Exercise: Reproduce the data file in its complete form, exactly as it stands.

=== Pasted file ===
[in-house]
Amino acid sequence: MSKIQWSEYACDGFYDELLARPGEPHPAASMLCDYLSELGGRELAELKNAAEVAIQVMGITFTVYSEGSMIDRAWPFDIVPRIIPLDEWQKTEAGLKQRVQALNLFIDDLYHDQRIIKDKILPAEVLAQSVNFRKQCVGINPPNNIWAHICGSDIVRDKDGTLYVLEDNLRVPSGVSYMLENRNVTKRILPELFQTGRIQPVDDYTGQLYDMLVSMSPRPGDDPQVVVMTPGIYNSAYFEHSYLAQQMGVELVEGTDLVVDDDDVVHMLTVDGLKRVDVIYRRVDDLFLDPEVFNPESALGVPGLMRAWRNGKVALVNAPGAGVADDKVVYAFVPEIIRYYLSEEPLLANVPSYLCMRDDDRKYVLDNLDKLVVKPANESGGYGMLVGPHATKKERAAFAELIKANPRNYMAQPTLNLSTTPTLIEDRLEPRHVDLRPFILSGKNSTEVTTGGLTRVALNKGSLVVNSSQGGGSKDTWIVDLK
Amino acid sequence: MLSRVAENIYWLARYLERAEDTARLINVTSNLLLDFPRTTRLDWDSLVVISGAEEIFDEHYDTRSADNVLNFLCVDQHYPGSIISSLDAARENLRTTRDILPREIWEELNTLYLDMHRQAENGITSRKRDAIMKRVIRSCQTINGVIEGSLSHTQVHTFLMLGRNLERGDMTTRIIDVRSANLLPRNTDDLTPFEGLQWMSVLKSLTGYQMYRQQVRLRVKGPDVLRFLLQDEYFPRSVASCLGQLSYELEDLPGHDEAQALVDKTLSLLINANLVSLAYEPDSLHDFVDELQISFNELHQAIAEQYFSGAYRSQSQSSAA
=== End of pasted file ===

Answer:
[in-house]
Amino acid sequence: MSKIQWSEYACDGFYDELLARPGEPHPAASMLCDYLSELGGRELAELKNAAEVAIQVMGITFTVYSEGSMIDRAWPFDIVPRIIPLDEWQKTEAGLKQRVQALNLFIDDLYHDQRIIKDKILPAEVLAQSVNFRKQCVGINPPNNIWAHICGSDIVRDKDGTLYVLEDNLRVPSGVSYMLENRNVTKRILPELFQTGRIQPVDDYTGQLYDMLVSMSPRPGDDPQVVVMTPGIYNSAYFEHSYLAQQMGVELVEGTDLVVDDDDVVHMLTVDGLKRVDVIYRRVDDLFLDPEVFNPESALGVPGLMRAWRNGKVALVNAPGAGVADDKVVYAFVPEIIRYYLSEEPLLANVPSYLCMRDDDRKYVLDNLDKLVVKPANESGGYGMLVGPHATKKERAAFAELIKANPRNYMAQPTLNLSTTPTLIEDRLEPRHVDLRPFILSGKNSTEVTTGGLTRVALNKGSLVVNSSQGGGSKDTWIVDLK
Amino acid sequence: MLSRVAENIYWLARYLERAEDTARLINVTSNLLLDFPRTTRLDWDSLVVISGAEEIFDEHYDTRSADNVLNFLCVDQHYPGSIISSLDAARENLRTTRDILPREIWEELNTLYLDMHRQAENGITSRKRDAIMKRVIRSCQTINGVIEGSLSHTQVHTFLMLGRNLERGDMTTRIIDVRSANLLPRNTDDLTPFEGLQWMSVLKSLTGYQMYRQQVRLRVKGPDVLRFLLQDEYFPRSVASCLGQLSYELEDLPGHDEAQALVDKTLSLLINANLVSLAYEPDSLHDFVDELQISFNELHQAIAEQYFSGAYRSQSQSSAA